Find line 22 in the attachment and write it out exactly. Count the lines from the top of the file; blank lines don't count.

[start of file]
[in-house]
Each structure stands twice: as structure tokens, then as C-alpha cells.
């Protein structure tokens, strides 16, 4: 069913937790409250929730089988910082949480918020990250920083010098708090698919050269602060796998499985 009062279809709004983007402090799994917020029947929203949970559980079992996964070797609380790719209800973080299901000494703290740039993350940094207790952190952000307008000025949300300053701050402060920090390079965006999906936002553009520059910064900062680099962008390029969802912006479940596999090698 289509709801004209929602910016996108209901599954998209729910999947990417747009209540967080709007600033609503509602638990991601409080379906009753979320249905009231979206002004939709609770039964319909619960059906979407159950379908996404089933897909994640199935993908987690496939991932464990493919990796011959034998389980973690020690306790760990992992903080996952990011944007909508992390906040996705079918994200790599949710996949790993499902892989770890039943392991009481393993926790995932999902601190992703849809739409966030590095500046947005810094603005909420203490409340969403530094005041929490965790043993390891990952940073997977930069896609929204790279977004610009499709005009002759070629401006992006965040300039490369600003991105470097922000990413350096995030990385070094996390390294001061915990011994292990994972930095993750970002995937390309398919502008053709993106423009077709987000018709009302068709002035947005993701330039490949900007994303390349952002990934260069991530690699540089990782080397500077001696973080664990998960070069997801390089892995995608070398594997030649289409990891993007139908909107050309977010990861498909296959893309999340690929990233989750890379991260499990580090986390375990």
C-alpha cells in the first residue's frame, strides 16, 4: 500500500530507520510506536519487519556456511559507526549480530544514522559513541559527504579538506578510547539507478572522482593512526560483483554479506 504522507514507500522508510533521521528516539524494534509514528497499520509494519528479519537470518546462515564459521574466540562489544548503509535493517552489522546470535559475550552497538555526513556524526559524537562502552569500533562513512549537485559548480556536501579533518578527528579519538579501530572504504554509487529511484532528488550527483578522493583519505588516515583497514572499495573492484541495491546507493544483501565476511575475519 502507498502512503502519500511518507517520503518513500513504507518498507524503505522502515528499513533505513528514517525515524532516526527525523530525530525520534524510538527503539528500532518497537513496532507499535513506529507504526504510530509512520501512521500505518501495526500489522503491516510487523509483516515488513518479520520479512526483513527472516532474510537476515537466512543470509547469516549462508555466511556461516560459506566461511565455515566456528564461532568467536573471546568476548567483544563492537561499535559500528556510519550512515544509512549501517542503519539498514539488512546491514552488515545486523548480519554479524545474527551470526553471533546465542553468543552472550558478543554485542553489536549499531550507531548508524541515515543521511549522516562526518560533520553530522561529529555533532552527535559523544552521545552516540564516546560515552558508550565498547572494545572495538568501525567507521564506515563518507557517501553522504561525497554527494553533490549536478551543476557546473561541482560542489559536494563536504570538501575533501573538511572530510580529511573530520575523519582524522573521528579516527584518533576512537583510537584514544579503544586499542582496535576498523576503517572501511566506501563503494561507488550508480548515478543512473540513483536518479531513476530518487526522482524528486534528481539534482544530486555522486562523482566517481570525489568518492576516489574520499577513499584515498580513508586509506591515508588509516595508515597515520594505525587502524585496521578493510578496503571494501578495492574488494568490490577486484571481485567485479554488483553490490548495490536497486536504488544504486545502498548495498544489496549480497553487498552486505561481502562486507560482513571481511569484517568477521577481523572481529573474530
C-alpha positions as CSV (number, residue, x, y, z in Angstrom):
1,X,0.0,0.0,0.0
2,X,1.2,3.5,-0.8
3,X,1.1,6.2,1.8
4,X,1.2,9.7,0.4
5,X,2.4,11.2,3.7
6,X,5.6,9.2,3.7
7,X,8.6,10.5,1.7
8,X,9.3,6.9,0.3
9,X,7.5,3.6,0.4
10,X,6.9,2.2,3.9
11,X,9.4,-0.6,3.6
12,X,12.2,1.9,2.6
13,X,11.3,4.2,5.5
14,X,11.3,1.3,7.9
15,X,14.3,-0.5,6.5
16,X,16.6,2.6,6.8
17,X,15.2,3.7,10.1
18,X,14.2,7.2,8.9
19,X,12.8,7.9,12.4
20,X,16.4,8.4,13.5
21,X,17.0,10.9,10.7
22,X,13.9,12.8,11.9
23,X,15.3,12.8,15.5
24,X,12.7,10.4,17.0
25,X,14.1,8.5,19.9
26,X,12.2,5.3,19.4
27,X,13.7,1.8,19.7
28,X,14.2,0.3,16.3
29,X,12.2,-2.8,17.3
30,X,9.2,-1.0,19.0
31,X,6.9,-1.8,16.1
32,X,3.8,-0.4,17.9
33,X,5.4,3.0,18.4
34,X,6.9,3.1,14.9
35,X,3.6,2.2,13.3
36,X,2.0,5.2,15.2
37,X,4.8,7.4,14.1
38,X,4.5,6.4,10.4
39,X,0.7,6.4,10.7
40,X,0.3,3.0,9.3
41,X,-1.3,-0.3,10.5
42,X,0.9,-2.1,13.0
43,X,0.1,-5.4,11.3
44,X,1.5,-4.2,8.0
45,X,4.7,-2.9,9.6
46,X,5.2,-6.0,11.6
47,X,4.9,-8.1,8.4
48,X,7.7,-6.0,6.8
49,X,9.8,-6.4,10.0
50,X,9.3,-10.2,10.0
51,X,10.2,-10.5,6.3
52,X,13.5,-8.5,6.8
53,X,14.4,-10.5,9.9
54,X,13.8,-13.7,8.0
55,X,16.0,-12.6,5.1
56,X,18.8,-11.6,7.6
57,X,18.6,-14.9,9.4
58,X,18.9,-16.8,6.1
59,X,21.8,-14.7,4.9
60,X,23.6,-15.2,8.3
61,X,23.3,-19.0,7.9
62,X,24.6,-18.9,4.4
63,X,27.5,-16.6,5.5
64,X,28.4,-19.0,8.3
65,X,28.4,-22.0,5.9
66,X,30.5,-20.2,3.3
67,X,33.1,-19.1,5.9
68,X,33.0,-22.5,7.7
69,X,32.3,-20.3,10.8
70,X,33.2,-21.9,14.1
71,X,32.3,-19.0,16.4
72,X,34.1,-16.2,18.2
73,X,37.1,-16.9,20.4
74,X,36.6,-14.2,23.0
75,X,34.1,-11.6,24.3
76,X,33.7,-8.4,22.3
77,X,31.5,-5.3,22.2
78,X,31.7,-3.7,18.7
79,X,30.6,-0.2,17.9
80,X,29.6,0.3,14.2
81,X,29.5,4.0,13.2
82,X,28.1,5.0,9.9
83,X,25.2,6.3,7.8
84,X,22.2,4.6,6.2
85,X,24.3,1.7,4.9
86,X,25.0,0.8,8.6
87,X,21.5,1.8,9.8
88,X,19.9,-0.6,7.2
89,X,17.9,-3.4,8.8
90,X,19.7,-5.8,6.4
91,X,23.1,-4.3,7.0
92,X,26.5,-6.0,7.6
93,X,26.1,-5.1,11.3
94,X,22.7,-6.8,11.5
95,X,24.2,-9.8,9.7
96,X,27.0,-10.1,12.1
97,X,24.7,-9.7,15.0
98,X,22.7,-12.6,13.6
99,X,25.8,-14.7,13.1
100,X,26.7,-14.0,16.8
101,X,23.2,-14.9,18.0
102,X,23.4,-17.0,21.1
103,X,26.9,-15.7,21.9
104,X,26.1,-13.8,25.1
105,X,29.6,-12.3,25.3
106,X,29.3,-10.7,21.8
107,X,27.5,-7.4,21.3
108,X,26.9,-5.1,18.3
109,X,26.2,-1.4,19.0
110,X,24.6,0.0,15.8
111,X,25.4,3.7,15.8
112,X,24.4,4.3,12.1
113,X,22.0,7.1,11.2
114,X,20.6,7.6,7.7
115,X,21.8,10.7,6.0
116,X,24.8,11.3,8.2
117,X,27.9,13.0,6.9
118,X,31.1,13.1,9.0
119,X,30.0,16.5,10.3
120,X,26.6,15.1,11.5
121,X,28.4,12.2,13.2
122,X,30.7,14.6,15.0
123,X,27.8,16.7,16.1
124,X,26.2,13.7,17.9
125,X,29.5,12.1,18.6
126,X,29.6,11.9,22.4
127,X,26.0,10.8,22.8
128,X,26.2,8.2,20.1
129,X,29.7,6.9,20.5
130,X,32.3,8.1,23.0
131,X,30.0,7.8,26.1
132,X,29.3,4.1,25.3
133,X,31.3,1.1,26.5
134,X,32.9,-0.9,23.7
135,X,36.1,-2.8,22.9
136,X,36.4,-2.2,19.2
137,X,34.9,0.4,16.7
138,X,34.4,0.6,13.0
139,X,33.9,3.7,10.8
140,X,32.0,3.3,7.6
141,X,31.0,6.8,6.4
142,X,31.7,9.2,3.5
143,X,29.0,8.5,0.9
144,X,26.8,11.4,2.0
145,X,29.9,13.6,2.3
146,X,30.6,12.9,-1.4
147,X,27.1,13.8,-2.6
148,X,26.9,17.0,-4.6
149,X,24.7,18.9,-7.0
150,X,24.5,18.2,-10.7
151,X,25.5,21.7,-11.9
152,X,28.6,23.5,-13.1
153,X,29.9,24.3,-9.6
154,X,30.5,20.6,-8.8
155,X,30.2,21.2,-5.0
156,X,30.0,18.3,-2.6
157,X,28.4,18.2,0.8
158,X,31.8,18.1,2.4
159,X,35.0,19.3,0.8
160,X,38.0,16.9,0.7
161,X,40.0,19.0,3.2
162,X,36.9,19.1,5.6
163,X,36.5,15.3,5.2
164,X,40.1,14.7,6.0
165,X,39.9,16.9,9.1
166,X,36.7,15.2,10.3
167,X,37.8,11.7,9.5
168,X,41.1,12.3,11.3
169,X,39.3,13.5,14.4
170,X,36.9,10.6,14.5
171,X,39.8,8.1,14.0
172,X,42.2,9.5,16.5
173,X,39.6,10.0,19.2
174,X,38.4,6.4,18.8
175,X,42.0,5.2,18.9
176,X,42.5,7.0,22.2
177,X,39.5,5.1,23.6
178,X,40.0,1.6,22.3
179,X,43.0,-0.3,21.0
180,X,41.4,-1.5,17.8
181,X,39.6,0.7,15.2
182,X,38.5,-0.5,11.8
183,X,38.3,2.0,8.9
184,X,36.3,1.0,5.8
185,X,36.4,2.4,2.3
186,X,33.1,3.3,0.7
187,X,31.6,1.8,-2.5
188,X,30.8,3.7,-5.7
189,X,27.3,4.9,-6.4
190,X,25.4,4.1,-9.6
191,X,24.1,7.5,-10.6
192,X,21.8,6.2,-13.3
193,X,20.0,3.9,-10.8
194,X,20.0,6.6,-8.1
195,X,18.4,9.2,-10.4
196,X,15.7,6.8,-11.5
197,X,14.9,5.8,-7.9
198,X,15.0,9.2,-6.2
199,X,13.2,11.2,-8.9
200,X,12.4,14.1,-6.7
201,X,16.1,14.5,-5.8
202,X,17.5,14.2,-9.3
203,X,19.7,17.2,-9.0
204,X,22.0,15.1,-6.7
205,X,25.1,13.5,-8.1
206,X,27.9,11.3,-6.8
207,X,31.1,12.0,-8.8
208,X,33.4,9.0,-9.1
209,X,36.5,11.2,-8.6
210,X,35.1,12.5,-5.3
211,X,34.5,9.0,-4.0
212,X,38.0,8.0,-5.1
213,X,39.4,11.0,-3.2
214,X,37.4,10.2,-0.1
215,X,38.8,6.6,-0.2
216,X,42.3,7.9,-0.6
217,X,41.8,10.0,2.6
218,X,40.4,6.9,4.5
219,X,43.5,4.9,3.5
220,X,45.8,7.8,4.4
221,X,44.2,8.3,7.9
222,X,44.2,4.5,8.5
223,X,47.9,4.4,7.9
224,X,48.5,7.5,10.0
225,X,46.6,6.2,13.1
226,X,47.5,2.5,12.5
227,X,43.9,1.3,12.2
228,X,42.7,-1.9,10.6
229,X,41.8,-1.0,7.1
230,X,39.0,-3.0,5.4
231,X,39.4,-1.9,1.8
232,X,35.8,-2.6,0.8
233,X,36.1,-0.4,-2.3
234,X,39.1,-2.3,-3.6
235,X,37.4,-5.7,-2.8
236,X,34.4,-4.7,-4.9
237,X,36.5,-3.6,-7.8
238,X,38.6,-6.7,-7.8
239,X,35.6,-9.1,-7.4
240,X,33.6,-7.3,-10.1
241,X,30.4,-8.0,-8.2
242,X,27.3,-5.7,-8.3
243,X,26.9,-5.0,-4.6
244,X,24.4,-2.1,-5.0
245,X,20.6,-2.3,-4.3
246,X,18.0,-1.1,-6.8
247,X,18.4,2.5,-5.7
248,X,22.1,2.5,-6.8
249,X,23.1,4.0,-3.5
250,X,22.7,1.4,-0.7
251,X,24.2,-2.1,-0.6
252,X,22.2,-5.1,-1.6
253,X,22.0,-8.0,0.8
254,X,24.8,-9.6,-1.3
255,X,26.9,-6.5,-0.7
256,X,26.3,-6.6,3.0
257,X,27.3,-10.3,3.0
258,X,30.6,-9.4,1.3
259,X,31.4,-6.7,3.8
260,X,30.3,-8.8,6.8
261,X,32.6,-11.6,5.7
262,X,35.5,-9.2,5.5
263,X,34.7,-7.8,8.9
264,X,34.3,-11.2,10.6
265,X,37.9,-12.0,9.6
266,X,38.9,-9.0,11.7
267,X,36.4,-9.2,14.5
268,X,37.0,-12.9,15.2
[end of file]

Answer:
17,X,15.2,3.7,10.1